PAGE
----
79 of 82 people found the following review helpful
Excellent monitor, highly recommended,
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This review is from: Samsung S24B300HL 23.6 inch Widescreen LED Monitor - Gloss Black (1920 x 1080 Full HD, 5ms, HDMI/VGA) (Accessory)
Let's keep this short and to the point:
1. No HDMI cable provided - just buy one for <£2, if that's what you need; don't gripe when you don't find one in the box - it's clear from the description it only comes with a D-SUB or standard VGA cable (the blue-ended one.)
2. It's a great screen, as you'd expect from Samsung - crisp image/text, vivid colours, and all adjustable to your specific needs. The specs say it all - read them carefully.
3. YES, the screen tilts on the stand (with some persuasion, I grant), it's firm and doesn't wobble (so long as you securely screw it together, or unless you punch the keyboard when typing) and actually looks rather neat - it's gloss too, by the way, to match the 'frame' of the screen.
4. Warranty is 2 years (correct at time of writing), more details on Samsung's website.
5. Ensure your graphics card is a good quality one, and the drivers are up to date, as this can make a huge difference to the screen's resolution. The monitor works in tandem with your computer's graphics card, if the card is sub-standard (or if you're using an 'on-board' chip and no card at all) then you could have a £3000 monitor and will be disappointed if the card doesn't support 1920 x 1080. (If all this is gibberish to you, go do some research and save yourself some time and disappointment.)
6. I typically expect a monitor like this to last me at least 5 years, so why fret about a few extra pounds? Buy a quality screen for your enjoyment over that time. If you write off any extra cost over the same period it's negligible and therefore total false economy!
7. Only real drawback is the external power supply unit, if this goes wrong (and it's the most likely component to do so) then it can be relatively costly to replace. (Some may also feel that the lack of an integrated cable tidy at the back of the stand also a drawback.)
Tracked by 2 customers
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Showing 1-10 of 10 posts in this discussion
Initial post: 5 Feb 2013 22:14:33 GMT
R. Beirne says:
In reply to an earlier post on 6 Feb 2013 08:19:44 GMT
I don't believe it is - there are lots of graphic cards that don't support HD resolution, in which case you wouldn't get the full benefit of this monitor. If you're going to make a comment like that then please back it up with some facts, otherwise it's not really helping anyone is it?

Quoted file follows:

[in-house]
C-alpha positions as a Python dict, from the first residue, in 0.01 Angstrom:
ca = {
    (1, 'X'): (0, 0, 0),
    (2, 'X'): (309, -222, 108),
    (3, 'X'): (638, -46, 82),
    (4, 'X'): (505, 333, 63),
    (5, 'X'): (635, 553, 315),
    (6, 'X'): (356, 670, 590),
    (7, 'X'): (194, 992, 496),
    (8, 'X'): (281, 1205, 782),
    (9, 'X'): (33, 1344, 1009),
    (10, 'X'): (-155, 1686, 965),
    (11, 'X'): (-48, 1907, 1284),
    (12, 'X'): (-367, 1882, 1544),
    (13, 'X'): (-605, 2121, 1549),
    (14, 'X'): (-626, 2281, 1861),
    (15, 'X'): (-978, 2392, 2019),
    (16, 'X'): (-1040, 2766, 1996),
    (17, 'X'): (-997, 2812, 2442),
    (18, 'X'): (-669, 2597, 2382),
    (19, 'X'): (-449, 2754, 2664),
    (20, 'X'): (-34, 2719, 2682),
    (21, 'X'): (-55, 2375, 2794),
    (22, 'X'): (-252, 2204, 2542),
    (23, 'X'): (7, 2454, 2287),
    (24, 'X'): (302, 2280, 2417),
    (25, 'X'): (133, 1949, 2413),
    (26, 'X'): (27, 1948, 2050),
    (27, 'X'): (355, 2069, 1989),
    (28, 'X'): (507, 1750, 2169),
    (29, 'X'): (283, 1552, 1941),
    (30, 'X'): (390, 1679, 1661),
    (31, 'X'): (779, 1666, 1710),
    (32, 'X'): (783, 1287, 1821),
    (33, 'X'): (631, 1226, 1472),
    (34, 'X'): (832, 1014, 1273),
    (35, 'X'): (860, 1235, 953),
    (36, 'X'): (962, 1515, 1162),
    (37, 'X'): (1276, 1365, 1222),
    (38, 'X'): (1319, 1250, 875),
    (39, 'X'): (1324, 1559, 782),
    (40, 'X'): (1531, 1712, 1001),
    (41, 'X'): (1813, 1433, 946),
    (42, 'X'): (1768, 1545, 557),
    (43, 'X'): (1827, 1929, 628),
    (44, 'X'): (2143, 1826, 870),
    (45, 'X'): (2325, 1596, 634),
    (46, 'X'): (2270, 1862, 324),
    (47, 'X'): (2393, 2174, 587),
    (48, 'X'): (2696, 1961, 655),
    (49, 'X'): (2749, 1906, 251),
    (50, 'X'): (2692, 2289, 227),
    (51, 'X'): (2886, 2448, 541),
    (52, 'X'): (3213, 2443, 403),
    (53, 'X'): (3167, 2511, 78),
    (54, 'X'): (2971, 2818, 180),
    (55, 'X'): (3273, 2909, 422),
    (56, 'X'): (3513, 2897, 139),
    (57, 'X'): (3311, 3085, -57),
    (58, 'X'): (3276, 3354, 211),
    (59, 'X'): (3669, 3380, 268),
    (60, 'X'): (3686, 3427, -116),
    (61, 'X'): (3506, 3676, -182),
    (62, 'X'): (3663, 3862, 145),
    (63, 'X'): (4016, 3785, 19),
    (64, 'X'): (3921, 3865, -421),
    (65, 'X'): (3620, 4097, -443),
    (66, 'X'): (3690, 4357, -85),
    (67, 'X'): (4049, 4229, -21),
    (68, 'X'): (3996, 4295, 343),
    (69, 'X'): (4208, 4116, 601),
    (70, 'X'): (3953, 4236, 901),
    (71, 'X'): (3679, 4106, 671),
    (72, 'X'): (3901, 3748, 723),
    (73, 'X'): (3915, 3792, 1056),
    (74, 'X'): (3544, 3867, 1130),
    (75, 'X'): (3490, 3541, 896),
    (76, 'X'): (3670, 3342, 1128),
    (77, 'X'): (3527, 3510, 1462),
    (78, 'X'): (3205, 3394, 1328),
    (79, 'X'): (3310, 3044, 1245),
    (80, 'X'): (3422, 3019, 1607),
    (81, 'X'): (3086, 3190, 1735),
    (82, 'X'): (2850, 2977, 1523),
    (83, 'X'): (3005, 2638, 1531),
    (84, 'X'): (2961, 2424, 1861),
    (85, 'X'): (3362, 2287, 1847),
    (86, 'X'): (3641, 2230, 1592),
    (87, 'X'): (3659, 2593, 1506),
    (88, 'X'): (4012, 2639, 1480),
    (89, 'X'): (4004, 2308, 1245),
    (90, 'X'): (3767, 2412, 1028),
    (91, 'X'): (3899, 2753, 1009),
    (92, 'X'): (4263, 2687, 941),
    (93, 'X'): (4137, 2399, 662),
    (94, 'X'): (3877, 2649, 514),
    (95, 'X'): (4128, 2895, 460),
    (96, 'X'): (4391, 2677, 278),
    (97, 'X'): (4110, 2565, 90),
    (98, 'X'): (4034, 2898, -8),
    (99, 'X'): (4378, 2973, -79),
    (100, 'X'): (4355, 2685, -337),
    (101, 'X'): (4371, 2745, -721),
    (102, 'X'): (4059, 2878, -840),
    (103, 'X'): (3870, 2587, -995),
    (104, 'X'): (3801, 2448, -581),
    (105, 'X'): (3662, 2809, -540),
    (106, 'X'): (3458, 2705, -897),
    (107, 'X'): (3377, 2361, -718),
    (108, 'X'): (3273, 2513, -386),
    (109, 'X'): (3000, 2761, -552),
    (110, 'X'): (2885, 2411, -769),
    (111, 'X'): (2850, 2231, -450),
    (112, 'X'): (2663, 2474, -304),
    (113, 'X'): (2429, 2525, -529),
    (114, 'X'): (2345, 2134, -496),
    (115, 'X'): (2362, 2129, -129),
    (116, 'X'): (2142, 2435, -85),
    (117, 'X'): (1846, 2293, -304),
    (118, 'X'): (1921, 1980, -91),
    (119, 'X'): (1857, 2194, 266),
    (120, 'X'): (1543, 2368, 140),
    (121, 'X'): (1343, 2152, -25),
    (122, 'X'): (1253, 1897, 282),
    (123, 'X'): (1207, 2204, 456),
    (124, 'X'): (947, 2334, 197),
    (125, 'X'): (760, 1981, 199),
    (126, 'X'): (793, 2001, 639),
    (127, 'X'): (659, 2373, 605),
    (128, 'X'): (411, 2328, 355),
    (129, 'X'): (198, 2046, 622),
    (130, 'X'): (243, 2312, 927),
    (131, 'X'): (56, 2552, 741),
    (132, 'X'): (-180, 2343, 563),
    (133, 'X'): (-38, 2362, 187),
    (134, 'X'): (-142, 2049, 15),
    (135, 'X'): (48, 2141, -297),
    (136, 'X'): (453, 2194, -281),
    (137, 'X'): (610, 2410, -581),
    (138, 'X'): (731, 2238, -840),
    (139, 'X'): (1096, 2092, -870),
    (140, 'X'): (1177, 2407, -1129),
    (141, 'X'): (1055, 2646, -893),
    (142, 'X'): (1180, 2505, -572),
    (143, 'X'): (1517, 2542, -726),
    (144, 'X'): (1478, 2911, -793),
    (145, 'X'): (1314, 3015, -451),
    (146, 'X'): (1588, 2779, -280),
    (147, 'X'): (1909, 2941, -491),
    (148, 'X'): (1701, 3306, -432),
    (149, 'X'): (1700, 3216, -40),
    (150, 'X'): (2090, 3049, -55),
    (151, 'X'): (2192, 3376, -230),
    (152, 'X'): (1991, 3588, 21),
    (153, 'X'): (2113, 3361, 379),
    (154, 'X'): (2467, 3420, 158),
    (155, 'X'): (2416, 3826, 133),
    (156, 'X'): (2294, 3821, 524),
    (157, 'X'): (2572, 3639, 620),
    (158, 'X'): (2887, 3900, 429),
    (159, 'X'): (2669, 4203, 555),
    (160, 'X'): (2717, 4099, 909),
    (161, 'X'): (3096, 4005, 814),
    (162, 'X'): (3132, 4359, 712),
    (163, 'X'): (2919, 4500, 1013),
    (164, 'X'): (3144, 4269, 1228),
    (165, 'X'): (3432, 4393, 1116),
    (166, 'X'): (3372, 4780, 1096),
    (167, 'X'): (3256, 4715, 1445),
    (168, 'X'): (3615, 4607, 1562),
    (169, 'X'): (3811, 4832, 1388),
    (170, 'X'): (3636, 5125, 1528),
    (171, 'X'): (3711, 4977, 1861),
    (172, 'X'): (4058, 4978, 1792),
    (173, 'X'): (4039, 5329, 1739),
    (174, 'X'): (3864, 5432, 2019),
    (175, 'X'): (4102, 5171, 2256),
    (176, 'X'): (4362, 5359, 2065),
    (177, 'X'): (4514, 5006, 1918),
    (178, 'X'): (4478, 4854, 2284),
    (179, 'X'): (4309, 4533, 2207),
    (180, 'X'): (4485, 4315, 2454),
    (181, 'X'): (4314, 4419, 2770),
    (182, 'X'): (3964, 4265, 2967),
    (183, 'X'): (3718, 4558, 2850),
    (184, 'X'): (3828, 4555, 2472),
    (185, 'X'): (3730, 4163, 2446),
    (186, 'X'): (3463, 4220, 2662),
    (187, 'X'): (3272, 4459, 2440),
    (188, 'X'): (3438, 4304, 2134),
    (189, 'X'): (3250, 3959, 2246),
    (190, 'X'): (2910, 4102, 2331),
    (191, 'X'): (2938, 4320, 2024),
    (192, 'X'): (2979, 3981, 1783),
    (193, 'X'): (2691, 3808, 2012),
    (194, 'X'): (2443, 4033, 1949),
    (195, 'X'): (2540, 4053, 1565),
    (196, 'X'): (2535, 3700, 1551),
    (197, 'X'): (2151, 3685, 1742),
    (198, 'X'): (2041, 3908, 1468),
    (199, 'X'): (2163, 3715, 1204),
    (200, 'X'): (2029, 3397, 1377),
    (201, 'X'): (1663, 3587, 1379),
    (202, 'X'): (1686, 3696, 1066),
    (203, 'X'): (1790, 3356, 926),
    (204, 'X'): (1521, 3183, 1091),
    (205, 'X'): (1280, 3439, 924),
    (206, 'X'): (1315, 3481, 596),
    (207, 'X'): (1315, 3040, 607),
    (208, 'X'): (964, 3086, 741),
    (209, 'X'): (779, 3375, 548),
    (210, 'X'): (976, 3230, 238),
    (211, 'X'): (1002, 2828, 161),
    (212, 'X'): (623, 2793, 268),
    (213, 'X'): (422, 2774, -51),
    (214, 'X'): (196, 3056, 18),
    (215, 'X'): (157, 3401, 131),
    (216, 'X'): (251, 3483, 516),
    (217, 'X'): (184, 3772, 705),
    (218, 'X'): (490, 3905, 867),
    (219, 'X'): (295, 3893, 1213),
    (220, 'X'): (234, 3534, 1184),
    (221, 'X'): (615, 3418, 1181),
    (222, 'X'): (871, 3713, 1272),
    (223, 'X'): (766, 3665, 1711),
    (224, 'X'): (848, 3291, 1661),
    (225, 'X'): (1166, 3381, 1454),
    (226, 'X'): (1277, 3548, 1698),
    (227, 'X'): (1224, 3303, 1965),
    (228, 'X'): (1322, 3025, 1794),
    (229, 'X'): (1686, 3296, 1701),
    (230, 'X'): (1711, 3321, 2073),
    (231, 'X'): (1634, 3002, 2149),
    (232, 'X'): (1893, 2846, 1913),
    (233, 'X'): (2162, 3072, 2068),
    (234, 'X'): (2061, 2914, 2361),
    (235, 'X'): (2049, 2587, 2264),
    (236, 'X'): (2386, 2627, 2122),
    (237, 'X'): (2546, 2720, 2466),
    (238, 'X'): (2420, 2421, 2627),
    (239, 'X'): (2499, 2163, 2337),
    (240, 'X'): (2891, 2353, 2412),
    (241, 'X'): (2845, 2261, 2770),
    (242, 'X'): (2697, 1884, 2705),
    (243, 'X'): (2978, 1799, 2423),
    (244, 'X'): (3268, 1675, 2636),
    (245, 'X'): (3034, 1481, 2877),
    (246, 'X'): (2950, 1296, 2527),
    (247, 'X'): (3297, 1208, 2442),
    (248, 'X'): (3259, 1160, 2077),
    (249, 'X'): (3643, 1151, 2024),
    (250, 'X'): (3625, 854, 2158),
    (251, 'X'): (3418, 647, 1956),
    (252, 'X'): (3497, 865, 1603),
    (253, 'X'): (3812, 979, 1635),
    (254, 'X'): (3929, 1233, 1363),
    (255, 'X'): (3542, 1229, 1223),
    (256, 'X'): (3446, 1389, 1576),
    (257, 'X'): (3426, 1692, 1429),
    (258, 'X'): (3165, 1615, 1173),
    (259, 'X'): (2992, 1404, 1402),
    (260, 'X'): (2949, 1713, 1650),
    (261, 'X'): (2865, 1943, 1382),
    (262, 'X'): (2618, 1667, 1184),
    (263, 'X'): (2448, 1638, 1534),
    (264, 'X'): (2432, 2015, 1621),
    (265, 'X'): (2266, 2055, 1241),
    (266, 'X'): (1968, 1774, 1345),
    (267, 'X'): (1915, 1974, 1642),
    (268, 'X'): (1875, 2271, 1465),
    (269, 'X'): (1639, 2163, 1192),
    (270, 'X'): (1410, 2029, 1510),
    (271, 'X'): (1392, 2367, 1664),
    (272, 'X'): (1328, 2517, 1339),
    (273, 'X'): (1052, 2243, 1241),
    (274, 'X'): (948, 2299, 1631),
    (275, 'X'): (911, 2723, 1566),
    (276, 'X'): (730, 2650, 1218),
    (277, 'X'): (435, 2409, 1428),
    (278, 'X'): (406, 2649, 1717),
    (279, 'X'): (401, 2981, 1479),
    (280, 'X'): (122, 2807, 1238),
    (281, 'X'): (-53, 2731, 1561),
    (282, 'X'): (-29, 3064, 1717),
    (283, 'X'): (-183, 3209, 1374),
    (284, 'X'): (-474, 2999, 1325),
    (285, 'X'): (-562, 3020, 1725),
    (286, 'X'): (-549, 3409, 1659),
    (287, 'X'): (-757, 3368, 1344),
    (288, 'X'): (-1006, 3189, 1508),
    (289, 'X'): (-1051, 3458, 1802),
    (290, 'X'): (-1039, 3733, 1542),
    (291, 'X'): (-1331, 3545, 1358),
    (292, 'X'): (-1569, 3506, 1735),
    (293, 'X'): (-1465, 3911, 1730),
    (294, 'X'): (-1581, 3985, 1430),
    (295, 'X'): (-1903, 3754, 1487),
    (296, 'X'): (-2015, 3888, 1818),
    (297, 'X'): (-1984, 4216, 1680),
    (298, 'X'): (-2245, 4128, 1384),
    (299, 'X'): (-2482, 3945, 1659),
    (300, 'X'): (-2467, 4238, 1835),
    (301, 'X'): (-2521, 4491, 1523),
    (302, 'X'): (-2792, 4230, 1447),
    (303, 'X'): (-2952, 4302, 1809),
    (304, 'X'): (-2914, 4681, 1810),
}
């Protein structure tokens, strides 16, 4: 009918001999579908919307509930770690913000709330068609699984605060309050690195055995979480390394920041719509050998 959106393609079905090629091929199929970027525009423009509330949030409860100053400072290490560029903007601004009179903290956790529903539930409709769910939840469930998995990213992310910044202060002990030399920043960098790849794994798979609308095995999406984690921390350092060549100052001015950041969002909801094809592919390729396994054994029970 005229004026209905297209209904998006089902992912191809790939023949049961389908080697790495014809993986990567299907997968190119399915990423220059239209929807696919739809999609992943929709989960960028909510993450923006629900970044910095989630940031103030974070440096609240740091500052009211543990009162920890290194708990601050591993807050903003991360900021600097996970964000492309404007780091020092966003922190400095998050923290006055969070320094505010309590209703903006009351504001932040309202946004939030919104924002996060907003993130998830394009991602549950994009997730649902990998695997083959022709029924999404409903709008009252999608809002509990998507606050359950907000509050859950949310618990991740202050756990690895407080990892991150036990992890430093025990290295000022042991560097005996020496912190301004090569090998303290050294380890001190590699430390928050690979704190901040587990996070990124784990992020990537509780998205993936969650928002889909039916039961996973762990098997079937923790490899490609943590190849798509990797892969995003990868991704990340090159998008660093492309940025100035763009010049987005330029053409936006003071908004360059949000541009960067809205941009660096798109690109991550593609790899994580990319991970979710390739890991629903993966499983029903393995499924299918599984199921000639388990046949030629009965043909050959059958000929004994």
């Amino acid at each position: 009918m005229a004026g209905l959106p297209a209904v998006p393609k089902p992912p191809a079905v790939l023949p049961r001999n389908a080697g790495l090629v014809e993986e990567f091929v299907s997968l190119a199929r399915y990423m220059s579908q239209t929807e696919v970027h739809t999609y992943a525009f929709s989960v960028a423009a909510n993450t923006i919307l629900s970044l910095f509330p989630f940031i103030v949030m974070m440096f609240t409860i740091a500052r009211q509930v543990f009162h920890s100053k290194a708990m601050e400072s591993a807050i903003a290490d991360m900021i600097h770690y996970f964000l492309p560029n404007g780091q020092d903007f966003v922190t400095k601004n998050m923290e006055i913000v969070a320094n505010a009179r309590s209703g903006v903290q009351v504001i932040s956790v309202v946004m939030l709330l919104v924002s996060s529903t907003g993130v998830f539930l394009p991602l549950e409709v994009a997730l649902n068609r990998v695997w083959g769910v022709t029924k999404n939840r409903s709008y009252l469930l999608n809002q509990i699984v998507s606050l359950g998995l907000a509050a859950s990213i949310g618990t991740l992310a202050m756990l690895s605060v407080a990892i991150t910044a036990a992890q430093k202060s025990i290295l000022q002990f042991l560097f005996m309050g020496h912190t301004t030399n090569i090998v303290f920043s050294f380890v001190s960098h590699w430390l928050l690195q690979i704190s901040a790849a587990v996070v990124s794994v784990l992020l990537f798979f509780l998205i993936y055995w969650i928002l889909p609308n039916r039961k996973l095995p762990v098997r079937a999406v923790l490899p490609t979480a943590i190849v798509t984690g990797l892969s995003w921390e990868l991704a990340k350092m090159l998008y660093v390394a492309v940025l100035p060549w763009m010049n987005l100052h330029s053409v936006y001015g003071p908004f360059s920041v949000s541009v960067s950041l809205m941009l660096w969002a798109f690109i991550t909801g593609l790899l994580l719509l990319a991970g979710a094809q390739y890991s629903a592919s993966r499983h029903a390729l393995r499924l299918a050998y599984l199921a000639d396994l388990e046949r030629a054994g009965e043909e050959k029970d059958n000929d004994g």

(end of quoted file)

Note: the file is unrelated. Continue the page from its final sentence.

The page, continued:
In reply to an earlier post on 24 Mar 2013 19:09:05 GMT
J. J. K. Deol says:
Jon makes a valid point about cheap/badly implemented graphics cards e.g. integrated graphics. Not everything with an HDMI port performs equally. E.g, My Sony Vaio laptop has noticeably 'worse' performance than my GTX560 graphics card playing full screen films.
Loads of older macs will not do 1920x1080 - I think this is why some MBP users are getting perfect results, some not.
In reply to an earlier post on 8 Apr 2013 21:12:47 BDT
Last edited by the author on 8 Apr 2013 21:13:37 BDT
James Wassall says:
However, as long as the user has a G41 or HD2000+ IGPU which all the new macs and most new low end pc's do you wont have any problems. Yes a Intel 941 or geforce 4 may not support 1080p but why would you buy a £100+ display for your old and very slow computer. I also disagree with point 7. If the external unit fails, buy a new one and its done. If you monitors internal transformer fails then its a costly job..
In reply to an earlier post on 9 Apr 2013 18:35:02 BDT
Waffle, with regards to point 7, I should perhaps elaborate by saying that in my experience (15+ years supporting Enterprise computers) I've never known an internal transformer to fail on a monitor; I've known several external power units that have. In those cases, the external units cost over £30 to replace - rather expensive relative to the cost of the monitor itself.
Posted on 29 Apr 2013 16:31:48 BDT
Kynie Studd says:
Hi, sorry, but I just wanted to ask, does this have a normal hdmi port, like from a normal cable... i cant see a definite answer anywhere and thought you may be able to help. better safe than sorry y'know?
In reply to an earlier post on 29 Apr 2013 17:23:44 BDT
Hi, yes it has an HDMI port just like you'd find on the back of a TV, SKY+ HD box, etc.
In reply to an earlier post on 28 May 2013 21:22:16 BDT
Richard Gibson says:
thank you, I was about to ask if it had one. It doesn't show in the photos.
Posted on 3 Sep 2013 18:13:36 BDT
TILT: I read comments online and watched a few videos where seems like this monitor does actually tilt. BUT I have tried really hard without managing to adjust the angle. I suspect that despite displaying identical model numbers there are different mass-productions and some of these monitors DO NOT tilt.
Posted on 20 Sep 2013 21:23:38 BDT
also this monitor has no screw holes on back which is a pain if you want to mount it on the wall/bracket
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